California Rumfest 2016

California Rum Festival 2016 in Pictures

To the uninitiated, a spirits festival, especially one focused on rum, might seem like an exercise in debauchery with faux pirates swinging from the chandeliers. As appealing as that may sound to some, a well-run rum event like California Rum Festival dispenses with the antics and serve two important purposes. First are the stated goals of educating consumers, those within the bar industry as well as enthusiasts. Educational seminars provide in-depth information on rum-related topics, and brands pour their products for attendees to taste a wide variety of rums.

The second, unstated purpose of rum festivals is a rum family reunion. Thanks to the Internet and social communities on Facebook, producers, influencers, and enthusiasts from all over the globe have the chance to talk rum nearly 24/7. But rum festivals are where large groups of the family get together for a few days to really wonk out.

The California Rum Festival is produced by my friend Federico Hernandez under the auspices of The Rum Lab. This year was its second incarnation. Held on August 26-27th in San Francisco, the festival expanded its scope from the prior year, including brands and speakers from last year as well as new faces. The main festival day on Friday featured exhibits from all the brands and the majority of the educational sessions. On Saturday, the space turned into a rum bazaar, with arts and crafts by local artists, cocktails by local bars, and live music.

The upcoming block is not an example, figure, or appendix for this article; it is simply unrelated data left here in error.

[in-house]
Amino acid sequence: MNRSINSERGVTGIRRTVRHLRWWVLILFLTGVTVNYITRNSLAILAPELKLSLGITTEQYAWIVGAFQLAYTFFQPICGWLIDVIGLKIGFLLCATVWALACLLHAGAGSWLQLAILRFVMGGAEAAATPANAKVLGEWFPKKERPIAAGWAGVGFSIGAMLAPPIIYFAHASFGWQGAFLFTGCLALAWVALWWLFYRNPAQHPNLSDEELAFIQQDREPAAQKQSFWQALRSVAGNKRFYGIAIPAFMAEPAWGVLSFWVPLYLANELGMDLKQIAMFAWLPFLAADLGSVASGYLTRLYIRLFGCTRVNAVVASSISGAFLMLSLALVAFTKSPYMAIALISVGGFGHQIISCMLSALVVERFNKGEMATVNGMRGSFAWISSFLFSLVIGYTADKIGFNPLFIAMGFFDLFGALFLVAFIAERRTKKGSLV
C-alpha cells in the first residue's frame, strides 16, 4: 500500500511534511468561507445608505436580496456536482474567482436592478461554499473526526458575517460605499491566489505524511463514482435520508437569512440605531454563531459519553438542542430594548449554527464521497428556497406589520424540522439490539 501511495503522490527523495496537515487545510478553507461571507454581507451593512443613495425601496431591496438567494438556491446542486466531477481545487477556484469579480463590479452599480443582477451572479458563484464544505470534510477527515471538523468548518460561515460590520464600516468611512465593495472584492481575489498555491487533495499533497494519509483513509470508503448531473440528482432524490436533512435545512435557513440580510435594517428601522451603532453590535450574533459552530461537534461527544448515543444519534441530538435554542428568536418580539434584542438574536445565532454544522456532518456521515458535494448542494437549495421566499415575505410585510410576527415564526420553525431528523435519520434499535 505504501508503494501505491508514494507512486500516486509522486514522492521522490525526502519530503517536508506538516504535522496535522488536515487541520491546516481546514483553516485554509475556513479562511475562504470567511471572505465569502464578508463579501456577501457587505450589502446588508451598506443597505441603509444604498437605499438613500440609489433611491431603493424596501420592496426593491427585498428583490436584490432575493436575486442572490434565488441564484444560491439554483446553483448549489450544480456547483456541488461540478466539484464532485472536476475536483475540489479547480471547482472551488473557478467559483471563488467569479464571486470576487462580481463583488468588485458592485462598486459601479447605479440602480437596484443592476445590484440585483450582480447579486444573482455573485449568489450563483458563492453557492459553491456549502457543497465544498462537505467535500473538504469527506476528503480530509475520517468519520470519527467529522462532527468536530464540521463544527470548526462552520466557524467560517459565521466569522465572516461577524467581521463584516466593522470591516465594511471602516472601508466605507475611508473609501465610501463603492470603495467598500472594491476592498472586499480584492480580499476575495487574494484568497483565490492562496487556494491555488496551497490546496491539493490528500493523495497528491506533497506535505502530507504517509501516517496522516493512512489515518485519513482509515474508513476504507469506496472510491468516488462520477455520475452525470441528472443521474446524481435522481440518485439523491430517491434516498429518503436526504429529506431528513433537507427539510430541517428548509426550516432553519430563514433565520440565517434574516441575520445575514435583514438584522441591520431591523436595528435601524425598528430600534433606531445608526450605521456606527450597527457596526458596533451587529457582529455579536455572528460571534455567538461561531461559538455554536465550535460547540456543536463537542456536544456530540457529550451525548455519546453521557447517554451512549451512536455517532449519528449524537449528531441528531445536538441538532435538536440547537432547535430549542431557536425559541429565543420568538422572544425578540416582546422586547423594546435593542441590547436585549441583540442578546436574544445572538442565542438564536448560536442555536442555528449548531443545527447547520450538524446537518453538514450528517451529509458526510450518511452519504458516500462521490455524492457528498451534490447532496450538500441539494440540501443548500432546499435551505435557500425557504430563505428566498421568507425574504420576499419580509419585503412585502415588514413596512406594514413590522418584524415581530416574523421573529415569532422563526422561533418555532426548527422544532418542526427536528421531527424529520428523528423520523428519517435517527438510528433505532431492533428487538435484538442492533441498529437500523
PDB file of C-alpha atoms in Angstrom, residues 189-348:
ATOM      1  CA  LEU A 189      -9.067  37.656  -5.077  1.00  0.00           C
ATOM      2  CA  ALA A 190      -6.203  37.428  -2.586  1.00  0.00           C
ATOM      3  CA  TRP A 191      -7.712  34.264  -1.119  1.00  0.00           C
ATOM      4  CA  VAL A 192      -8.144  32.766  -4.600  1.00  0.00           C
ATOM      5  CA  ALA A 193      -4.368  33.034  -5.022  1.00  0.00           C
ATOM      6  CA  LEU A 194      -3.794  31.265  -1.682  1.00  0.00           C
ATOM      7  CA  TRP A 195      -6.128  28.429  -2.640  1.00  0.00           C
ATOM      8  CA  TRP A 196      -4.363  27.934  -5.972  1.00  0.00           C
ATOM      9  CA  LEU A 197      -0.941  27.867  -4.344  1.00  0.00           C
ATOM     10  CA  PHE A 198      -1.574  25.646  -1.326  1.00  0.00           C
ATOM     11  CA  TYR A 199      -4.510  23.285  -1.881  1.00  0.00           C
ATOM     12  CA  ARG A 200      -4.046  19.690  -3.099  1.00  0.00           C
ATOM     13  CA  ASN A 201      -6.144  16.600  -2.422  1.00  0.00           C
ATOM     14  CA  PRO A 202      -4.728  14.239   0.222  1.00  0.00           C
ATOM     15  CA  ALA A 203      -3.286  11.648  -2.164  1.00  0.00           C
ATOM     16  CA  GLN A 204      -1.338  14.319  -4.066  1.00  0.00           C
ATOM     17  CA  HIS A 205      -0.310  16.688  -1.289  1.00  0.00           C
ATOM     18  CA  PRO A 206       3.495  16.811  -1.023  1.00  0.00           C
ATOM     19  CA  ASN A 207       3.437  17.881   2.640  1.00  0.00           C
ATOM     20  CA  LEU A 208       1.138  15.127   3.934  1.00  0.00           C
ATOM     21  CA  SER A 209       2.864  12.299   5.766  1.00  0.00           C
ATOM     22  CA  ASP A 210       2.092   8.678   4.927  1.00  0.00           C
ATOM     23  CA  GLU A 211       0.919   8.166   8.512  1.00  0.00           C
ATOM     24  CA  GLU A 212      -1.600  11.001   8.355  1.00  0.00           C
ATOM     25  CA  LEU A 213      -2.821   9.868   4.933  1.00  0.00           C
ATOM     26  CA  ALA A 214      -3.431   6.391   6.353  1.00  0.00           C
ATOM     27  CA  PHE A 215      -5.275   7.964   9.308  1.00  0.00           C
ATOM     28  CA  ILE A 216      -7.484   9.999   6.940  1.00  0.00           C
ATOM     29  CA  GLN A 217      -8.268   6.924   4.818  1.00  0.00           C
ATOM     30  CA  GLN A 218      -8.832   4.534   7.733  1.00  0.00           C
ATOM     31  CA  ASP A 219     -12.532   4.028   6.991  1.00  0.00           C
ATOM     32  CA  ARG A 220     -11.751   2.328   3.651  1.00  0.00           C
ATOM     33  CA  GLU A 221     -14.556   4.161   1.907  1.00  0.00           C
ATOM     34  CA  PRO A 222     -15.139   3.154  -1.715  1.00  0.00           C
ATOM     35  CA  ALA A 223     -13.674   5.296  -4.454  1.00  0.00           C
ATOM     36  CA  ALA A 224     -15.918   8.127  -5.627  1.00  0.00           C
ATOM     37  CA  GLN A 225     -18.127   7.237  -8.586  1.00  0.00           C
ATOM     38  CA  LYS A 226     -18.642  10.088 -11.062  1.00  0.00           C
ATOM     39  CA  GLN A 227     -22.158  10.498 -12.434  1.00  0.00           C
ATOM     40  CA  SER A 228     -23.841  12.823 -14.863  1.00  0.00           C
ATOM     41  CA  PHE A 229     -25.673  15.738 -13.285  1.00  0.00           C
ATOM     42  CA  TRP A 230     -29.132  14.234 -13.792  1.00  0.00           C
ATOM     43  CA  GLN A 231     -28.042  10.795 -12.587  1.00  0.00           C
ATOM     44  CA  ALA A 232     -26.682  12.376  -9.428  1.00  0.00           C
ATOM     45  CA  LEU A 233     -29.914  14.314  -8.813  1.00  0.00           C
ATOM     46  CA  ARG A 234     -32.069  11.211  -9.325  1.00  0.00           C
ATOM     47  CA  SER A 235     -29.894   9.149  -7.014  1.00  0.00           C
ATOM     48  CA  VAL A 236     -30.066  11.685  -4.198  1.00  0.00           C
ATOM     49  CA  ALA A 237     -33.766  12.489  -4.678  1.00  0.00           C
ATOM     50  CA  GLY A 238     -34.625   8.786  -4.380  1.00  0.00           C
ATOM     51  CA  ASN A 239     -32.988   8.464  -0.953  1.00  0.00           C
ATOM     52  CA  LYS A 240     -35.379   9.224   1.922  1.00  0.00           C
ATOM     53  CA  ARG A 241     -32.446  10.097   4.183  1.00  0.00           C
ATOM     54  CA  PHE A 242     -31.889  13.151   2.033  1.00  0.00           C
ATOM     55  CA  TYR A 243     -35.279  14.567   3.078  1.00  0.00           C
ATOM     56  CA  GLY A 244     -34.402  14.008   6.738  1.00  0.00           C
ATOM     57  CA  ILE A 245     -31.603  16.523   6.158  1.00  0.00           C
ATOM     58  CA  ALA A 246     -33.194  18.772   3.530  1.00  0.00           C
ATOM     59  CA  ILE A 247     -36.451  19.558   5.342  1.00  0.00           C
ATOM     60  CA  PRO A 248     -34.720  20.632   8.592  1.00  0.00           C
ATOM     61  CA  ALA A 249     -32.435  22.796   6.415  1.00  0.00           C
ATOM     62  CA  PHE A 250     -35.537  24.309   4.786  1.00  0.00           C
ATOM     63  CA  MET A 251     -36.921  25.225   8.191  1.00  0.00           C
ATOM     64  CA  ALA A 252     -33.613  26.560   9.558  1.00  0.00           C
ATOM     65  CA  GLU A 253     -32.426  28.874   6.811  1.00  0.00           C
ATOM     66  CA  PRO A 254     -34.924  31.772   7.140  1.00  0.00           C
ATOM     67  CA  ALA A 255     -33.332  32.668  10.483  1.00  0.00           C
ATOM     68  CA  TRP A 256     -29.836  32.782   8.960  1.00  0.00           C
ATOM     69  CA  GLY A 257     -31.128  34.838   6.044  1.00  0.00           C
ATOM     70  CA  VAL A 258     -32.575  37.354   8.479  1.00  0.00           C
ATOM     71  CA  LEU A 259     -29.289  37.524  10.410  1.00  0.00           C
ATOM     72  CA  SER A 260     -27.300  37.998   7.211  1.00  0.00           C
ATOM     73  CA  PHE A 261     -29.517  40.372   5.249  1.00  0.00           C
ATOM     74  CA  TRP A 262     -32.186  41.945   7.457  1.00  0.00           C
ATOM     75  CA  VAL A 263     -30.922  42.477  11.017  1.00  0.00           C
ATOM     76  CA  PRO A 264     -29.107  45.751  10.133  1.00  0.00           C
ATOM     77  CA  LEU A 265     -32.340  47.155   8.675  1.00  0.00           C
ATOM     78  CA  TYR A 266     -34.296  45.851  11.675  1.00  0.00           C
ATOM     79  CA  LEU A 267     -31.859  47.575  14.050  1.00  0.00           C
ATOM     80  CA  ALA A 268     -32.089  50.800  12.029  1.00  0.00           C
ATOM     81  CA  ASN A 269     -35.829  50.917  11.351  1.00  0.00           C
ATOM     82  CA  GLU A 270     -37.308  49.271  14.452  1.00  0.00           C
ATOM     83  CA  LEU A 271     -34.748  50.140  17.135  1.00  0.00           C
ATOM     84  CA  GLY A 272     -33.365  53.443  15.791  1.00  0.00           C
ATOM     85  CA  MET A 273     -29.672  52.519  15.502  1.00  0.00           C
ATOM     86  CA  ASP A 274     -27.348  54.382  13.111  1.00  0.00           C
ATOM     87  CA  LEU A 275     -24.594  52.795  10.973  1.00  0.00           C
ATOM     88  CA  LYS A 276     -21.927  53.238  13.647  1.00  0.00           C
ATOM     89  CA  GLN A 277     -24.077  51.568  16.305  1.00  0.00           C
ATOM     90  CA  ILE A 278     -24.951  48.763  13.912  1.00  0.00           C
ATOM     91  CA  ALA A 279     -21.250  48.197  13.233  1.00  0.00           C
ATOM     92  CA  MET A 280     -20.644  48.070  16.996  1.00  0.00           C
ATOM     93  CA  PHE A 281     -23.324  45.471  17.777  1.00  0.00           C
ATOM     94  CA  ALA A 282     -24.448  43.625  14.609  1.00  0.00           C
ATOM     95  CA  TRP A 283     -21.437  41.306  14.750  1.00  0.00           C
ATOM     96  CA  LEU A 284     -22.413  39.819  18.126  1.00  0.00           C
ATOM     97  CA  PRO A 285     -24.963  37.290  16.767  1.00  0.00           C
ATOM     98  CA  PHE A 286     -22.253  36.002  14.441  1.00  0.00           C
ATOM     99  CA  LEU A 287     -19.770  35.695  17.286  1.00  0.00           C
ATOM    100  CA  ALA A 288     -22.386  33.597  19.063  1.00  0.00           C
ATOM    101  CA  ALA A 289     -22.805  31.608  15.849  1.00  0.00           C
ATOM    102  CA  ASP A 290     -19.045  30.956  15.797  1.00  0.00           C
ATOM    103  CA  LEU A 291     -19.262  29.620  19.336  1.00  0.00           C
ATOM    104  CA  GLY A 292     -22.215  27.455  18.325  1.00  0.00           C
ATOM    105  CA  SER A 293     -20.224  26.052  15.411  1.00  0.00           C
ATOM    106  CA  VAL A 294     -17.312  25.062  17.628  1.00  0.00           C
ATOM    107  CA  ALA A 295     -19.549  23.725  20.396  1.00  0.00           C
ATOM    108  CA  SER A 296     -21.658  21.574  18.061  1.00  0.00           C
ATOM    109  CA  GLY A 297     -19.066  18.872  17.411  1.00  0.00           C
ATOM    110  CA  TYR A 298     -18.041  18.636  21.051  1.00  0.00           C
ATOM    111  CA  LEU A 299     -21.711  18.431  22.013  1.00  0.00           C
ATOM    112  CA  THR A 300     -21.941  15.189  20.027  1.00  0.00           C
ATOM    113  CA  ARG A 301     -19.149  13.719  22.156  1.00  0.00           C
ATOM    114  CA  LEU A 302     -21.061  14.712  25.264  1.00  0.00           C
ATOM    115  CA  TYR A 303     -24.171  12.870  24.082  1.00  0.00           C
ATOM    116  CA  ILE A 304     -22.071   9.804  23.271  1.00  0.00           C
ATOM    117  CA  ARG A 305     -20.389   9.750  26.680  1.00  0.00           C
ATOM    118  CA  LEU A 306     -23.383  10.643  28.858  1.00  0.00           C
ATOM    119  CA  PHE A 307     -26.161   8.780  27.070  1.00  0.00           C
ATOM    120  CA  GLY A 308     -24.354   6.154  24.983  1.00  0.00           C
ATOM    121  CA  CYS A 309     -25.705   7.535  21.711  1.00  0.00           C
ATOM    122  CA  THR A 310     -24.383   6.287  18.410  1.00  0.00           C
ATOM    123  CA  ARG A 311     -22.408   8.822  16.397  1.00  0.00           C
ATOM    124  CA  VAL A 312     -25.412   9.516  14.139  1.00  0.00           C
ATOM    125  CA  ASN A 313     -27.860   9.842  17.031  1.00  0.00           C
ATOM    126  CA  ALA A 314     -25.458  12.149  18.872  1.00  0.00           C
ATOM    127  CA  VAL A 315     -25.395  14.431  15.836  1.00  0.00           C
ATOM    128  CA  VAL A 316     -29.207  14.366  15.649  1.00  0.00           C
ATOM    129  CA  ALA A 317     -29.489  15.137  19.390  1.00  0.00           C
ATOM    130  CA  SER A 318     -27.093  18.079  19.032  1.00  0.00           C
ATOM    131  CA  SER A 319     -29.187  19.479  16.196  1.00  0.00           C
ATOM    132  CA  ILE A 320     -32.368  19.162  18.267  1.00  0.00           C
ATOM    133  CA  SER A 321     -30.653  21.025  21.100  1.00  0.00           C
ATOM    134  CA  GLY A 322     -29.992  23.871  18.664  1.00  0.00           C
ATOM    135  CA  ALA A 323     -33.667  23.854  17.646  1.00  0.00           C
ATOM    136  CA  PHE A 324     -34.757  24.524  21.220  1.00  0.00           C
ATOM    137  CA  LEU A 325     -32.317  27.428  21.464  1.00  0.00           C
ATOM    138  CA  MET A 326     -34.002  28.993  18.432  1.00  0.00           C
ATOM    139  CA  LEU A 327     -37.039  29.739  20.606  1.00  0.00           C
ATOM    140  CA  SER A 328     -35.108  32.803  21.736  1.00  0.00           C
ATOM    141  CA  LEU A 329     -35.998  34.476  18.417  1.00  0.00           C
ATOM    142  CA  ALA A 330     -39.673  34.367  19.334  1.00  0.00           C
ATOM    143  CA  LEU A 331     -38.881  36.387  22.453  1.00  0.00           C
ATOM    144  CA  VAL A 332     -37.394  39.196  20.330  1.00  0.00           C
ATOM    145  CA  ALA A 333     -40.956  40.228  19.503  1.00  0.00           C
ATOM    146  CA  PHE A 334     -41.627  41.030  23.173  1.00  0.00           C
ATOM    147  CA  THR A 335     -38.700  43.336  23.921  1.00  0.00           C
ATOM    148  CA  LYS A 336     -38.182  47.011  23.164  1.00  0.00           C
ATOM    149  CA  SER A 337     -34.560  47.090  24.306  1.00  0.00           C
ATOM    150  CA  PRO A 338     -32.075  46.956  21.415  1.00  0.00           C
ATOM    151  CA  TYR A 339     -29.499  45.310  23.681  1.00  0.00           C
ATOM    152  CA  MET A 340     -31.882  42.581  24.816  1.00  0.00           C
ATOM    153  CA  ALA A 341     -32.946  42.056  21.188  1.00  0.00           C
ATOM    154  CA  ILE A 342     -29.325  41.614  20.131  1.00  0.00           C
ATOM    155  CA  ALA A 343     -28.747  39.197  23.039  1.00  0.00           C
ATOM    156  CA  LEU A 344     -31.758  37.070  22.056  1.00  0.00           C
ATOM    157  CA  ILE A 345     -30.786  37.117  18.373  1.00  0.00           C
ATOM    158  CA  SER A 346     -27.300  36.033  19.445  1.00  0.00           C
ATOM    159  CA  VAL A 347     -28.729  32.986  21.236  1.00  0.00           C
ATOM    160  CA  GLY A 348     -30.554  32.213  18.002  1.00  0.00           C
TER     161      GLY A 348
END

California Rum Festival 2016

The educational sessions were roughly thirty minutes in length and typically included spirit or cocktail tastings. The speaker lineup was quite impressive for a relatively new festival, featuring:

  • Martin Cate (Smuggler’s Cove, Whitechapel, Tiki book author)
  • Richard Seale (Distiller at Foursquare Rum distillery, Barbados)
  • Ed Hamilton (Ministry of Rum founder, importer)
  • Jim Meehan (PDT, New York, author)
  • Forrest Cokely (Spirits expert)
  • Matt Pietrek (That’s me!)

My session–titled Effective Social Media in the Spirits industry– covered what I’ve learned in building a substantial following on social media, especially on Instagram. I plan to expand the notes section of my slides subsequently post the contents here on the blog.

Martin Cate talks Tiki history, California Rum Festival 2016
Martin Cate, California Rum Festival 2016

When not on the show floor talking with the brand representatives, I checked out both Martin’s and Richard’s talks. Martin covered “Using Rums in Vintage Exotic Cocktails,” starting with a brief run-through of Tiki history and early deities Don Beach and Victor Bergeron. A particular interesting interval was spent on the canonical 1944 Mai Tai and the rums used in it throughout the years, starting with Wray & Nephew 17. (See video, below). In later years, the rum switched to a mix of Jamaican and Martinique rums. Many people assume this means Rhum Agricole–however Martin makes a strong claim that the Martinique rum is actually molasses-based and quite different from agricole. (Martin tells the same story in his recent book, which I previously reviewed.)

As for the best rum for a 1944 Mai Tai today, Martin suggested Denizen’s Merchant’s Reserve, having consulted with them during its creation to create a blend approximating what Trader Vic used.  In addition to Jamaican rum, Merchant’s Reserve contains Martinique molasses-based “Grand Arome” rum, which is challenging to find these days. If you’re curious about the Merchant’s Reserve, be sure to read my in-depth write-up.